Distribution of relief seed and fertilizer in Zimbabwe: Lessons from the 2003/04 season

Rohrbach, D D and Mashingaidze, A B and Mudhara, M (2005) Distribution of relief seed and fertilizer in Zimbabwe: Lessons from the 2003/04 season. Monograph. International Crops Research Institute for the Semi-Arid Tropics.

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Drought and flood relief programs distributing free seed and fertilizer are common in southern Africa, but little is known about their efficacy. This study summarizes the impacts of input relief programs in Zimbabwe, based on data from surveys conducted in 2004, following two consecutive drought years. The analysis reveals substantial opportunities for improving these programs. First, targeting of beneficiary households must be improved. There was little difference between recipients and nonrecipients in terms of household characteristics, composition, poverty level etc. Many households received inputs from more than one NGO. Targeting can be improved through better sharing of information, and by using simpler selection criteria (eg, ownership of livestock) to identify beneficiaries. Contrary to common perceptions, farm communities tend to be reasonably successful at maintaining seed stocks even after multiple years of drought. Correspondingly, the delivery of free seed did not contribute to an increase in planted area. If seed is provided, more emphasis is needed on quality control and proper labeling. Also contrary to common perceptions, distribution of small quantities of fertilizer offered substantially higher returns than distribution of seed. The application of as little as 10 kg of nitrogen per hectare contributed substantially to food security in drought-prone regions. This study also compared three alternative input distribution methods: direct handouts of seed and fertilizer, seed fairs, and the use of vouchers redeemable at retail shops. While direct handouts are logistically the easiest method (and the most widely used), voucher-based programs linked with retail shops potentially offer the greatest development impacts.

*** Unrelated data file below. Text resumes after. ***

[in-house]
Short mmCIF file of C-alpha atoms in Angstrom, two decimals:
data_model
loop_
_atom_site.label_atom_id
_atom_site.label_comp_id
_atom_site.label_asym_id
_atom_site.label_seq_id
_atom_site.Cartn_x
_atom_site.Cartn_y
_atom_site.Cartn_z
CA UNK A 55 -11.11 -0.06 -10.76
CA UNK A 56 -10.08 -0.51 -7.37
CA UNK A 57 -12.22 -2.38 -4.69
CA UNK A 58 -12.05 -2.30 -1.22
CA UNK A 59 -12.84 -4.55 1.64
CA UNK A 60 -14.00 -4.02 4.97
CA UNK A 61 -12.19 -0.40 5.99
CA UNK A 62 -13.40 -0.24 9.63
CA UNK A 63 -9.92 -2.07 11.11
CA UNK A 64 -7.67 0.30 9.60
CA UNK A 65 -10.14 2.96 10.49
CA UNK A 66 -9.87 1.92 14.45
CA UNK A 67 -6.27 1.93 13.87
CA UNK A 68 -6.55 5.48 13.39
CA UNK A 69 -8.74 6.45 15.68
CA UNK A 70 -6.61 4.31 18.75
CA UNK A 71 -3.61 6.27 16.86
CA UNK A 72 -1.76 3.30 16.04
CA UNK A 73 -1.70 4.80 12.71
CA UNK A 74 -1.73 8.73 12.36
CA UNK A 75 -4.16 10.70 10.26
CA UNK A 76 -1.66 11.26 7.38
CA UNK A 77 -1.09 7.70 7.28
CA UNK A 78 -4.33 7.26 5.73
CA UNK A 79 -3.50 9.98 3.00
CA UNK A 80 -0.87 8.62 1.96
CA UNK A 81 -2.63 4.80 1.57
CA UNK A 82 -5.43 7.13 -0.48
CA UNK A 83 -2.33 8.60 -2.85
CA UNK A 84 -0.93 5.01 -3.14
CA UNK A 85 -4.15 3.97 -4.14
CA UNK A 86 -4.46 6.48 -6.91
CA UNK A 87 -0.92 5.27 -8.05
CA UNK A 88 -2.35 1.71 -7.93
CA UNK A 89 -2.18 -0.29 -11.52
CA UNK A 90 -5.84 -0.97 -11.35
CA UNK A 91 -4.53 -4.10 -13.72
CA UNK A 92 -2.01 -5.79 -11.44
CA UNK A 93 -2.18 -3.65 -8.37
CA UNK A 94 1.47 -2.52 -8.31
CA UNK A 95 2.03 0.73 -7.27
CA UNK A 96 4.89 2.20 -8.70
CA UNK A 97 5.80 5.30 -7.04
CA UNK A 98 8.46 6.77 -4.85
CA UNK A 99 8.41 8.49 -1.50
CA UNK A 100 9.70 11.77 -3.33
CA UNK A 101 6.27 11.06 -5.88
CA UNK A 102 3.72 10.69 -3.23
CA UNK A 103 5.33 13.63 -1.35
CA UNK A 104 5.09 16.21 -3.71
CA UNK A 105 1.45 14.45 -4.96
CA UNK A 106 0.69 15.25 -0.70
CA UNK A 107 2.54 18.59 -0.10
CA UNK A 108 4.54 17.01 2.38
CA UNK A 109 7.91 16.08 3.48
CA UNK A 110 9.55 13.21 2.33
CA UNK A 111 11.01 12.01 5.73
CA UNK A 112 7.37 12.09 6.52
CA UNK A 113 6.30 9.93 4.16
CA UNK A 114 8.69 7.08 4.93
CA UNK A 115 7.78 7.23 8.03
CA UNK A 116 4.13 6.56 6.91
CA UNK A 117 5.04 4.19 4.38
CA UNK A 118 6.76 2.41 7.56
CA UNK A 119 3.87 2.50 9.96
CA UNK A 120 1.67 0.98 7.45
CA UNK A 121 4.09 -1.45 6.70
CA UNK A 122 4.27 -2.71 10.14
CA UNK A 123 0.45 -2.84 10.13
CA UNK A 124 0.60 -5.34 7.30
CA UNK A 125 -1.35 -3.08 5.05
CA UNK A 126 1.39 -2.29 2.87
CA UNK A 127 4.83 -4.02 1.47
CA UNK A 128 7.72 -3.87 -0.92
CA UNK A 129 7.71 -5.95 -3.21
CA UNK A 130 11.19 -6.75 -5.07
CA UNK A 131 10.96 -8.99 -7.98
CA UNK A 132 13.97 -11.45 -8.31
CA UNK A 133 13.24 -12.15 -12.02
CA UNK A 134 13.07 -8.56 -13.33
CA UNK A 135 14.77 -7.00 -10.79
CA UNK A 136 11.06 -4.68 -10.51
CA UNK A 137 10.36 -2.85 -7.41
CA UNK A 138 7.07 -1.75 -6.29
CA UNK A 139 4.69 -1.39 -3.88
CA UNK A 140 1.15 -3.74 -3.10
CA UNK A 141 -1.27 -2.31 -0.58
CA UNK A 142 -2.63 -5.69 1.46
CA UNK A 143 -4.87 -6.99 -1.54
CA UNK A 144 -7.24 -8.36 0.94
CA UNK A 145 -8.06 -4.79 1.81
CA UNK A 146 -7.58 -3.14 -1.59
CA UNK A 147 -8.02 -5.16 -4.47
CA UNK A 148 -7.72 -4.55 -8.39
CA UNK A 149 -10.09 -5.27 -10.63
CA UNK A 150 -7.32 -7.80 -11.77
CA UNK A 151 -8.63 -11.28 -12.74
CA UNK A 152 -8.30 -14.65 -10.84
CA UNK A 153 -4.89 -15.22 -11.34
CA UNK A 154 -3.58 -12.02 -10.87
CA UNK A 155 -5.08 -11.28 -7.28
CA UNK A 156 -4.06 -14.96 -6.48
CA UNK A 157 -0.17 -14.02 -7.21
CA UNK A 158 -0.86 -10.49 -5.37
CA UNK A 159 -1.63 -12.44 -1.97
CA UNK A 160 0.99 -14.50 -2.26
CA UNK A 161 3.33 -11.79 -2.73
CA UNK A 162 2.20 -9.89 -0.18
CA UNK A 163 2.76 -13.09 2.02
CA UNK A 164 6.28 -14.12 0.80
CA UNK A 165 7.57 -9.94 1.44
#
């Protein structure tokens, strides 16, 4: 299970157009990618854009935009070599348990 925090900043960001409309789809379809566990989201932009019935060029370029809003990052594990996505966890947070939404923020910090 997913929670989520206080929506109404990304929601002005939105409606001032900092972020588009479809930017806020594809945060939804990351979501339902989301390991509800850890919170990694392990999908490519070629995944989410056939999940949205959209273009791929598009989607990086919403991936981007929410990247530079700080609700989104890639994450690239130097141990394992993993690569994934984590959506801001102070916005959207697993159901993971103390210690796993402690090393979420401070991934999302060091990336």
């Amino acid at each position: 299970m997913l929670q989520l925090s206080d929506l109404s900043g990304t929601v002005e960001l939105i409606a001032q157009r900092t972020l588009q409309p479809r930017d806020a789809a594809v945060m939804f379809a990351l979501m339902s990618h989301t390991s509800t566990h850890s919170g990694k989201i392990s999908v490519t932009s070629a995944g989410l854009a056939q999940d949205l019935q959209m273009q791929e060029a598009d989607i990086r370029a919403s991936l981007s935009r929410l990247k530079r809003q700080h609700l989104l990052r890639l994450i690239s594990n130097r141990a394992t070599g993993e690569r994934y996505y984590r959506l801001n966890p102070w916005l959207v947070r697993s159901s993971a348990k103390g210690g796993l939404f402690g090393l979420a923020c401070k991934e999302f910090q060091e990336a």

Item Type: Monograph (Monograph)
Subjects: Others > Agriculture-Farming, Production, Technology, Economics
Depositing User: Library ICRISAT
Date Deposited: 08 Oct 2011 13:02
Last Modified: 08 Oct 2011 13:02
URI: http://oar.icrisat.org/id/eprint/328
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